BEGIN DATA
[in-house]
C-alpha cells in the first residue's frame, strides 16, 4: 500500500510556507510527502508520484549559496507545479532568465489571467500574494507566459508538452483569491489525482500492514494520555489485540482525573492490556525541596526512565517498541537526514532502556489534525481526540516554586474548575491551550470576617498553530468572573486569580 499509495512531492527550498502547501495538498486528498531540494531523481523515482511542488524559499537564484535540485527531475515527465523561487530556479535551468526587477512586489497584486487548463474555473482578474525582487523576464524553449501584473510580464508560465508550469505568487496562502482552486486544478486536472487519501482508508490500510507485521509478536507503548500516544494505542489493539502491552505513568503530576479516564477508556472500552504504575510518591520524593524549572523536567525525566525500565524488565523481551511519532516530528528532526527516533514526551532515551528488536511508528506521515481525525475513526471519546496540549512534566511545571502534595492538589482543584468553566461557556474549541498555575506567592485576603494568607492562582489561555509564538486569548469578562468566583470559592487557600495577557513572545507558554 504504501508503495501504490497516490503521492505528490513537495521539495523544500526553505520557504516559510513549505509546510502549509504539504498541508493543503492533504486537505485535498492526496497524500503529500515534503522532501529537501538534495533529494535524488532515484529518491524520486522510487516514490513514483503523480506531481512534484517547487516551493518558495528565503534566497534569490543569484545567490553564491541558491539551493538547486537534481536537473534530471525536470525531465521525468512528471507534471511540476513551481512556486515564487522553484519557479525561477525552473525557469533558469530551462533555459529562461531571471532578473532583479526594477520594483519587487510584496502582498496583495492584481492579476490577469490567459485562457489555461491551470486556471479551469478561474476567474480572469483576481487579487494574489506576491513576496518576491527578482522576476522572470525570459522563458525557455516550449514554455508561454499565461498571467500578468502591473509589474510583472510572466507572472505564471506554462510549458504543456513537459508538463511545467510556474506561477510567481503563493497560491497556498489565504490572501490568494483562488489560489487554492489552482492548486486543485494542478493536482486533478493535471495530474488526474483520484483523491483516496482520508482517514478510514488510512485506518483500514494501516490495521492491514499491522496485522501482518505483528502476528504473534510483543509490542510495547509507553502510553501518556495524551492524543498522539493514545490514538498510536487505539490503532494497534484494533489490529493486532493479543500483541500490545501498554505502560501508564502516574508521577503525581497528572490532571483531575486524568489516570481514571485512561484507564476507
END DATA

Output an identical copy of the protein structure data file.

[in-house]
C-alpha cells in the first residue's frame, strides 16, 4: 500500500510556507510527502508520484549559496507545479532568465489571467500574494507566459508538452483569491489525482500492514494520555489485540482525573492490556525541596526512565517498541537526514532502556489534525481526540516554586474548575491551550470576617498553530468572573486569580 499509495512531492527550498502547501495538498486528498531540494531523481523515482511542488524559499537564484535540485527531475515527465523561487530556479535551468526587477512586489497584486487548463474555473482578474525582487523576464524553449501584473510580464508560465508550469505568487496562502482552486486544478486536472487519501482508508490500510507485521509478536507503548500516544494505542489493539502491552505513568503530576479516564477508556472500552504504575510518591520524593524549572523536567525525566525500565524488565523481551511519532516530528528532526527516533514526551532515551528488536511508528506521515481525525475513526471519546496540549512534566511545571502534595492538589482543584468553566461557556474549541498555575506567592485576603494568607492562582489561555509564538486569548469578562468566583470559592487557600495577557513572545507558554 504504501508503495501504490497516490503521492505528490513537495521539495523544500526553505520557504516559510513549505509546510502549509504539504498541508493543503492533504486537505485535498492526496497524500503529500515534503522532501529537501538534495533529494535524488532515484529518491524520486522510487516514490513514483503523480506531481512534484517547487516551493518558495528565503534566497534569490543569484545567490553564491541558491539551493538547486537534481536537473534530471525536470525531465521525468512528471507534471511540476513551481512556486515564487522553484519557479525561477525552473525557469533558469530551462533555459529562461531571471532578473532583479526594477520594483519587487510584496502582498496583495492584481492579476490577469490567459485562457489555461491551470486556471479551469478561474476567474480572469483576481487579487494574489506576491513576496518576491527578482522576476522572470525570459522563458525557455516550449514554455508561454499565461498571467500578468502591473509589474510583472510572466507572472505564471506554462510549458504543456513537459508538463511545467510556474506561477510567481503563493497560491497556498489565504490572501490568494483562488489560489487554492489552482492548486486543485494542478493536482486533478493535471495530474488526474483520484483523491483516496482520508482517514478510514488510512485506518483500514494501516490495521492491514499491522496485522501482518505483528502476528504473534510483543509490542510495547509507553502510553501518556495524551492524543498522539493514545490514538498510536487505539490503532494497534484494533489490529493486532493479543500483541500490545501498554505502560501508564502516574508521577503525581497528572490532571483531575486524568489516570481514571485512561484507564476507